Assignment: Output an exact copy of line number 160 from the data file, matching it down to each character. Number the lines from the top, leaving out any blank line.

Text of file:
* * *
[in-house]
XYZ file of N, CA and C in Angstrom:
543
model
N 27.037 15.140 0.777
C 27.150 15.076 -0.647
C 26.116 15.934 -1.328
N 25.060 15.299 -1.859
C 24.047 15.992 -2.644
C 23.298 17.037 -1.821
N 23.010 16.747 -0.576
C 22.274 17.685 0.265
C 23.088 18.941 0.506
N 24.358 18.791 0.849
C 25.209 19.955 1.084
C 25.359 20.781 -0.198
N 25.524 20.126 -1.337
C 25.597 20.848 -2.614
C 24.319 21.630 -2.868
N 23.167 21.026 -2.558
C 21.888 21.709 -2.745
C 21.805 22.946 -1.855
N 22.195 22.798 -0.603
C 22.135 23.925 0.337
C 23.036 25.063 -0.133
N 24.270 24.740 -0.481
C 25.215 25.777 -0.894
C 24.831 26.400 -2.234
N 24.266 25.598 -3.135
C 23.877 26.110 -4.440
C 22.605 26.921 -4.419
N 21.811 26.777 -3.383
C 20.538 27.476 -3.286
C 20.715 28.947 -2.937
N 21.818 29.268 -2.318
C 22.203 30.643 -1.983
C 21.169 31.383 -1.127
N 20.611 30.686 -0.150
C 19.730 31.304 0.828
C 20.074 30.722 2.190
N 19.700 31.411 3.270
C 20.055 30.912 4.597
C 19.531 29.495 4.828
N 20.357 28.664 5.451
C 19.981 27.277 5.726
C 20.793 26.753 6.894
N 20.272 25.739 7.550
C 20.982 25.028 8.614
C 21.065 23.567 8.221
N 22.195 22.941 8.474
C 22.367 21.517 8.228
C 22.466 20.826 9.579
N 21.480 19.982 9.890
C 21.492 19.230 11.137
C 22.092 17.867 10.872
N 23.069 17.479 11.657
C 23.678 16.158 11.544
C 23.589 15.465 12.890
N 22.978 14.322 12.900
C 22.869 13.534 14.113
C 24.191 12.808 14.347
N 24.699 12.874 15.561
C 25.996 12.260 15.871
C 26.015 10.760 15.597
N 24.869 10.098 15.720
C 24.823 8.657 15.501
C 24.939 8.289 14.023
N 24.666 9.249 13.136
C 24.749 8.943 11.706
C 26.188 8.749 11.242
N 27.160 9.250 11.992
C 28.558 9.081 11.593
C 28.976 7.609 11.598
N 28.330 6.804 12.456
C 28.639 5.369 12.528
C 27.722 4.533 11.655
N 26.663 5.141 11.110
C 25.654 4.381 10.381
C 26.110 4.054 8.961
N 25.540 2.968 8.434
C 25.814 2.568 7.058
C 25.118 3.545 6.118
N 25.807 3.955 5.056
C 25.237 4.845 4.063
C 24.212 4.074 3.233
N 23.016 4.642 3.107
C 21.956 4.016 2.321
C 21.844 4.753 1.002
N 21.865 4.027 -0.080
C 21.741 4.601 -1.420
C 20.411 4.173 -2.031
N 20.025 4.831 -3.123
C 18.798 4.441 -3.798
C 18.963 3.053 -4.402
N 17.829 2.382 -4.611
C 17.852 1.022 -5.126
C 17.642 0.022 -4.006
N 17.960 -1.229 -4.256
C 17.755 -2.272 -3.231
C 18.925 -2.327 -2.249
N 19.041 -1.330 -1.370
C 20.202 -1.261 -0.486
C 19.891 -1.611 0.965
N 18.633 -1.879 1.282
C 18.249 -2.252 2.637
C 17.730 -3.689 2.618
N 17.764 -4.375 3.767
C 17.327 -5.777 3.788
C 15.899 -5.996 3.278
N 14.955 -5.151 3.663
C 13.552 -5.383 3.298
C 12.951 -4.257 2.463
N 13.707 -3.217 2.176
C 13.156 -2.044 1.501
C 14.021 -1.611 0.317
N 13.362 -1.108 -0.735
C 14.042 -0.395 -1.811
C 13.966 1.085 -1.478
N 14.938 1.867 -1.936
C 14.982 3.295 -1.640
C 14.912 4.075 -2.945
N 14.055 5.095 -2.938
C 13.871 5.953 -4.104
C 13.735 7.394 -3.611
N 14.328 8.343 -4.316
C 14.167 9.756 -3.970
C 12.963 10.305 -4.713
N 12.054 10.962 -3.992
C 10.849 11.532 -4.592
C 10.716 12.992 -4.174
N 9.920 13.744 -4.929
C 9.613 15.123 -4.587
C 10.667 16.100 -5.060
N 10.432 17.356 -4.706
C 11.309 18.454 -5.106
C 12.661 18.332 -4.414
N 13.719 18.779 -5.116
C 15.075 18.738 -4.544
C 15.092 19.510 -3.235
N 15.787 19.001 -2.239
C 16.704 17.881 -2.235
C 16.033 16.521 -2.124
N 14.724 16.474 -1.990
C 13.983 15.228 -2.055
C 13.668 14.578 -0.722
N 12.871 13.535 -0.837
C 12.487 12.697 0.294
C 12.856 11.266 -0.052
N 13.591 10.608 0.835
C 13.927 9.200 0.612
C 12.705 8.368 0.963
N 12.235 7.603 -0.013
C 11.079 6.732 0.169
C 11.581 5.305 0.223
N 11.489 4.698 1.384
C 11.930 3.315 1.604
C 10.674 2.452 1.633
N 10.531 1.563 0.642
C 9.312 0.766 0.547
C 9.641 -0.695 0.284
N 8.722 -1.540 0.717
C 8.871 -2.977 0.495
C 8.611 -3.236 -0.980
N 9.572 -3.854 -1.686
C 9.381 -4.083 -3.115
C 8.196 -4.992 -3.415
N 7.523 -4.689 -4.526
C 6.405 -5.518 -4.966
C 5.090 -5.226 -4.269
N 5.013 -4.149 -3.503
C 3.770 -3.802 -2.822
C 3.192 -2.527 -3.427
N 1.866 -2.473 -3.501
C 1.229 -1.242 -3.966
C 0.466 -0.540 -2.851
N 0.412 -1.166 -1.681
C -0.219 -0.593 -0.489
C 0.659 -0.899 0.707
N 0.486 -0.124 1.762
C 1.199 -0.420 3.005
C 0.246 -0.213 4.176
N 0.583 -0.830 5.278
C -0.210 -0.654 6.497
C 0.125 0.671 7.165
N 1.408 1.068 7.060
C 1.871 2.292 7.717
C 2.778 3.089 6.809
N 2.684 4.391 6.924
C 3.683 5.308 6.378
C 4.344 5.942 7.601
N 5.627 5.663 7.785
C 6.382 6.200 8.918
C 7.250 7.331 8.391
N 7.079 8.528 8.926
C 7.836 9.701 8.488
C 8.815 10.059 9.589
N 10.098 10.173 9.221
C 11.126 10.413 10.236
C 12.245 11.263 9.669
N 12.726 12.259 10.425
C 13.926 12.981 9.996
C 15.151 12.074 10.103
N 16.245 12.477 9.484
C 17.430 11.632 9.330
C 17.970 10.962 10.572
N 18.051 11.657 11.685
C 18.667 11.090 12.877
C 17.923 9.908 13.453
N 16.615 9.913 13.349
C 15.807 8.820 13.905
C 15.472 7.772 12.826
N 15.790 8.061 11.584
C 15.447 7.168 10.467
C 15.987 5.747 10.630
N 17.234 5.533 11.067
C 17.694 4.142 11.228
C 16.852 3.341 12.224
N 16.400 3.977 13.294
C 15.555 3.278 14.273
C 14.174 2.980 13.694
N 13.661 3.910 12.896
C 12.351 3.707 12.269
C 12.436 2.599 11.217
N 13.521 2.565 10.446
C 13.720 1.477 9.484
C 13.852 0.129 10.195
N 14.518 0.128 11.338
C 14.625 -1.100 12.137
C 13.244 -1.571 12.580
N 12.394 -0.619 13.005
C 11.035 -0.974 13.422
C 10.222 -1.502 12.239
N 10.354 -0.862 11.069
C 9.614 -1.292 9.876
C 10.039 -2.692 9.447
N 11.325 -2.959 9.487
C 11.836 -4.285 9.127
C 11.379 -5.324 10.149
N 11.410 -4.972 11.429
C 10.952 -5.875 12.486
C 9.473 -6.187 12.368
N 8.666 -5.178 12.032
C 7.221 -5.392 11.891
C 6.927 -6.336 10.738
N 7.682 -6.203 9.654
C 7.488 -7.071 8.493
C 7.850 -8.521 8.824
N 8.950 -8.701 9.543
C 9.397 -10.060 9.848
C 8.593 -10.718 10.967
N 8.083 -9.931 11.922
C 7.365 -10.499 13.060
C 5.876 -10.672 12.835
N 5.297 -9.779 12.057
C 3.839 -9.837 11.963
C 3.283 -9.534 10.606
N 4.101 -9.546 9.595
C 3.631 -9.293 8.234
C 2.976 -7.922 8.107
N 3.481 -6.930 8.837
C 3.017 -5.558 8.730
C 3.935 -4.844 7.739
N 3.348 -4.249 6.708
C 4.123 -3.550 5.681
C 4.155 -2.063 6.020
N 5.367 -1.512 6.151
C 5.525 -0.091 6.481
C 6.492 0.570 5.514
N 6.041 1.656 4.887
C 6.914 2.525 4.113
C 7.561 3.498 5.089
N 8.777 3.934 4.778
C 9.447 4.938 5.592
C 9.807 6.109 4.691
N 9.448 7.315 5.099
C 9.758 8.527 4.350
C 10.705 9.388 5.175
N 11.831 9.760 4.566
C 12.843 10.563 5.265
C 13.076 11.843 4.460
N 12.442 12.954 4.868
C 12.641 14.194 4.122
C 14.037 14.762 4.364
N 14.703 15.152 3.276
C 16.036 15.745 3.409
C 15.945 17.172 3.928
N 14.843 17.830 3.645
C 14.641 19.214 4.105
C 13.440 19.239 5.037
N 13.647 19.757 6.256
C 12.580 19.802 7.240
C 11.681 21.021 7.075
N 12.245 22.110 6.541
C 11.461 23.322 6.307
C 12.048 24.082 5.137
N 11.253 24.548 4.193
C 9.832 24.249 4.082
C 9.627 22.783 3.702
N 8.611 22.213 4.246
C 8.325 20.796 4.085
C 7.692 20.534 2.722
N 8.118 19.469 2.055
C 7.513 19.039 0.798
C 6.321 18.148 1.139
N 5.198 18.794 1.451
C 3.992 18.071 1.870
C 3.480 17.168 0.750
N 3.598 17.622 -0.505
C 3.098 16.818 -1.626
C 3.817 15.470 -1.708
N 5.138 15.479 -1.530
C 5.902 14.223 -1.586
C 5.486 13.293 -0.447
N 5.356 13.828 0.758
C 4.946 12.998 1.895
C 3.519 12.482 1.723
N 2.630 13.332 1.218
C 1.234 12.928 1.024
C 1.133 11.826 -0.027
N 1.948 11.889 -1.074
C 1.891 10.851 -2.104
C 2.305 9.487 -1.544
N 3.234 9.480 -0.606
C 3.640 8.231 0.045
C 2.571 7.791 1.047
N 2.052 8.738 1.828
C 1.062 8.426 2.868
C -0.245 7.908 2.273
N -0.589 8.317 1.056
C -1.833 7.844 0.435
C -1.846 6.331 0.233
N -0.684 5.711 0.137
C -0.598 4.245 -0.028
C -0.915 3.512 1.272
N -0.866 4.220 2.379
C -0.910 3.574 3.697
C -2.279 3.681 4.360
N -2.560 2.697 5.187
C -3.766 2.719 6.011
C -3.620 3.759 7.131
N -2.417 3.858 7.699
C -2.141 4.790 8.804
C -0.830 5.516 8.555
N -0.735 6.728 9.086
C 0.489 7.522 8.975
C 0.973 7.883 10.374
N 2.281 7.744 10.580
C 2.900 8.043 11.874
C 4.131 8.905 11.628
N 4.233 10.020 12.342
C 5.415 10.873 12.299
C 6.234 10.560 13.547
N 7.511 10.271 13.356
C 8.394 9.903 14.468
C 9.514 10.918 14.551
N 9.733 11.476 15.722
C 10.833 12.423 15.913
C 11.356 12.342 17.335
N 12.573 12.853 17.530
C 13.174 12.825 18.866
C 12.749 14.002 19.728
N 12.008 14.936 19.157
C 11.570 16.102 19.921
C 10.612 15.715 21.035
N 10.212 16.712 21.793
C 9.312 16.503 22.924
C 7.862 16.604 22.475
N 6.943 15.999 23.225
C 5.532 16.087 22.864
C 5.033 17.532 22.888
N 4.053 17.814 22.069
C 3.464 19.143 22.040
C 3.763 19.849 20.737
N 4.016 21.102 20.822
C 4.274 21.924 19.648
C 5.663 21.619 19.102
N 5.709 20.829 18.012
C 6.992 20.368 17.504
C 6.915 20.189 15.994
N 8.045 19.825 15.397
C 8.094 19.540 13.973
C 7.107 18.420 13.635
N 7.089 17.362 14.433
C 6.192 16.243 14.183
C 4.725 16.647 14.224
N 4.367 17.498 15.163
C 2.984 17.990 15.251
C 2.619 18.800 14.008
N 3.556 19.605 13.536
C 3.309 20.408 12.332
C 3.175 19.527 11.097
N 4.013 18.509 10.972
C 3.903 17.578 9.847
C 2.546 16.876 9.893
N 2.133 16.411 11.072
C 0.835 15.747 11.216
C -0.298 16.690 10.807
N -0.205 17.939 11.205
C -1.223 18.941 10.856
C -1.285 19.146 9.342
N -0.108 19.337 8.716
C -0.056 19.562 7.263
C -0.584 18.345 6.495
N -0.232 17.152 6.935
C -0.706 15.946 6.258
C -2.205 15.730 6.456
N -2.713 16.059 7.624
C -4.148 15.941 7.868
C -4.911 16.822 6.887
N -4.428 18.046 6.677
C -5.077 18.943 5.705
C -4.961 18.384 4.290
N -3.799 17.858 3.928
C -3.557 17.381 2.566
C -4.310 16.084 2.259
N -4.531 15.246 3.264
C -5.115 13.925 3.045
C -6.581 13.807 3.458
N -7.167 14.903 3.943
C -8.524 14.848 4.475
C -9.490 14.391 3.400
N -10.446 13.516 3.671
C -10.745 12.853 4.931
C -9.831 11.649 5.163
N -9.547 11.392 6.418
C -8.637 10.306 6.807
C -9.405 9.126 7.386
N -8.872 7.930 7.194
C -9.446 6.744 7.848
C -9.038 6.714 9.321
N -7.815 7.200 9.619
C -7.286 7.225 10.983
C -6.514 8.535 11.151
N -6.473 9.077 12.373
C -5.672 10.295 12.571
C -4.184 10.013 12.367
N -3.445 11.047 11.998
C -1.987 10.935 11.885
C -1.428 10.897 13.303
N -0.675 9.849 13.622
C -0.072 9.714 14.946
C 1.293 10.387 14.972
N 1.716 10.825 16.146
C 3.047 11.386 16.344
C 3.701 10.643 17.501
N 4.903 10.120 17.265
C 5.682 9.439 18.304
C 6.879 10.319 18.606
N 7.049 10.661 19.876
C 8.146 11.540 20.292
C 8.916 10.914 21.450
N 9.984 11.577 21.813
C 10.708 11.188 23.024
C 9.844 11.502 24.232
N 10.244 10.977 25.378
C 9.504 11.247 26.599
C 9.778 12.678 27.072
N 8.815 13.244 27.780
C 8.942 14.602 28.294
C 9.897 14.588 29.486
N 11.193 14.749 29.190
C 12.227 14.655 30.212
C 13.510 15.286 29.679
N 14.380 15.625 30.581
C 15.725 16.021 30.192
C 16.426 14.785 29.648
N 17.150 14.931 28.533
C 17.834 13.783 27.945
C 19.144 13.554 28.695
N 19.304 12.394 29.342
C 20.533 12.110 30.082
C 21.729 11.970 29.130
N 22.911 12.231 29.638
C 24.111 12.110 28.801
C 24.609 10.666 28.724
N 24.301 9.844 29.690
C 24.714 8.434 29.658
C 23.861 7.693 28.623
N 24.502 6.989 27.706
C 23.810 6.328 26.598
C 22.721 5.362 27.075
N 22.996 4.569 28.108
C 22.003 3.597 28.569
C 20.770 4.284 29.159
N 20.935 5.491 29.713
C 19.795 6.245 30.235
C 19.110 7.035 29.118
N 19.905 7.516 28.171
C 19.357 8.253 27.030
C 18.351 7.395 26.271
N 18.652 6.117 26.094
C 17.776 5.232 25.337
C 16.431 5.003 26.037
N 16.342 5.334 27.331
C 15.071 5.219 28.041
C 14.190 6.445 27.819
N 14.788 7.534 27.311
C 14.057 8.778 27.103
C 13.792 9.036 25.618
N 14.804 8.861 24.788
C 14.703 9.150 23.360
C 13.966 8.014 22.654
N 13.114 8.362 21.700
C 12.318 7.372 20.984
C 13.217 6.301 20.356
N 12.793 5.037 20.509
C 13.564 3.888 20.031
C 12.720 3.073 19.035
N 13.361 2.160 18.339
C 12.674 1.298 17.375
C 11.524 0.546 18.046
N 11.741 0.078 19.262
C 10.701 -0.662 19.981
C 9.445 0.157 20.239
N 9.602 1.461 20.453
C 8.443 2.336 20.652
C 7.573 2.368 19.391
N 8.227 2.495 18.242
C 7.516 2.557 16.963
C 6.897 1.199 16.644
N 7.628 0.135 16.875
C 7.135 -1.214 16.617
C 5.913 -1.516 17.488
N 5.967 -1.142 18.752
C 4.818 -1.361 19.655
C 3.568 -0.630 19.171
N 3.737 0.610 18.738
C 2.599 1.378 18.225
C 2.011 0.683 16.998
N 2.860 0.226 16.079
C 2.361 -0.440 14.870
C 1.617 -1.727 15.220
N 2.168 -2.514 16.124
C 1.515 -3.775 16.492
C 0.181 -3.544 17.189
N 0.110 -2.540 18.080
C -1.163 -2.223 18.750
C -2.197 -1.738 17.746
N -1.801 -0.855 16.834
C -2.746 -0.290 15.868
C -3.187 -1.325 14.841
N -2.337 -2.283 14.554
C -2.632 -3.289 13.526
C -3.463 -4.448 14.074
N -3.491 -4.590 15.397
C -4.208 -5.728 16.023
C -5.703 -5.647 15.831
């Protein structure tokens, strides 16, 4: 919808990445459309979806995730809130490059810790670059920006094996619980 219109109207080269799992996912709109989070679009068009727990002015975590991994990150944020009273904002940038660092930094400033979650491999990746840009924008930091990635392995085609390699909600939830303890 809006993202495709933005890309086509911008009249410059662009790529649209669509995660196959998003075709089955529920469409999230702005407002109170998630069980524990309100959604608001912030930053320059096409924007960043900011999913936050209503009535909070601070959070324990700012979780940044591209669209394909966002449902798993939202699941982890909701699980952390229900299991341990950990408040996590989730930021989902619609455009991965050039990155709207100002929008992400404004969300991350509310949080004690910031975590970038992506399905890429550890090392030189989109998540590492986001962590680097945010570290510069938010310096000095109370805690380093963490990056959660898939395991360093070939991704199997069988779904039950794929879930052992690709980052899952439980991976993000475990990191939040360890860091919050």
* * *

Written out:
C 9.641 -0.695 0.284